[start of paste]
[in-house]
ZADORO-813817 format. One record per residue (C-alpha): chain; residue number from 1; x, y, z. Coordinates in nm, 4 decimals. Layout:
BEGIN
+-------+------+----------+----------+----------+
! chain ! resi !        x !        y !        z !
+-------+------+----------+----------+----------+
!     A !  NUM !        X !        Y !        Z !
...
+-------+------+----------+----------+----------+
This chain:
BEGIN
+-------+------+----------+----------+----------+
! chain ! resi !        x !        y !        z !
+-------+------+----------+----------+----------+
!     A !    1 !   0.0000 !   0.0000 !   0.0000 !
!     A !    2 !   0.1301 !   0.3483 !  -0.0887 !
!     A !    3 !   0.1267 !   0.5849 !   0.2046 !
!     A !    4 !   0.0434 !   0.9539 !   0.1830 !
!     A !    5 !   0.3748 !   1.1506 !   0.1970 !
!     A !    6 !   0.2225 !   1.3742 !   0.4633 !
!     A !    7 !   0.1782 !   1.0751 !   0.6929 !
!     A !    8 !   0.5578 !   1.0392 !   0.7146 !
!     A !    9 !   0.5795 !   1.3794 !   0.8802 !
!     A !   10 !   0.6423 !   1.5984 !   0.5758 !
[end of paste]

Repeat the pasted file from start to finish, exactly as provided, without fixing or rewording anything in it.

[in-house]
ZADORO-813817 format. One record per residue (C-alpha): chain; residue number from 1; x, y, z. Coordinates in nm, 4 decimals. Layout:
BEGIN
+-------+------+----------+----------+----------+
! chain ! resi !        x !        y !        z !
+-------+------+----------+----------+----------+
!     A !  NUM !        X !        Y !        Z !
...
+-------+------+----------+----------+----------+
This chain:
BEGIN
+-------+------+----------+----------+----------+
! chain ! resi !        x !        y !        z !
+-------+------+----------+----------+----------+
!     A !    1 !   0.0000 !   0.0000 !   0.0000 !
!     A !    2 !   0.1301 !   0.3483 !  -0.0887 !
!     A !    3 !   0.1267 !   0.5849 !   0.2046 !
!     A !    4 !   0.0434 !   0.9539 !   0.1830 !
!     A !    5 !   0.3748 !   1.1506 !   0.1970 !
!     A !    6 !   0.2225 !   1.3742 !   0.4633 !
!     A !    7 !   0.1782 !   1.0751 !   0.6929 !
!     A !    8 !   0.5578 !   1.0392 !   0.7146 !
!     A !    9 !   0.5795 !   1.3794 !   0.8802 !
!     A !   10 !   0.6423 !   1.5984 !   0.5758 !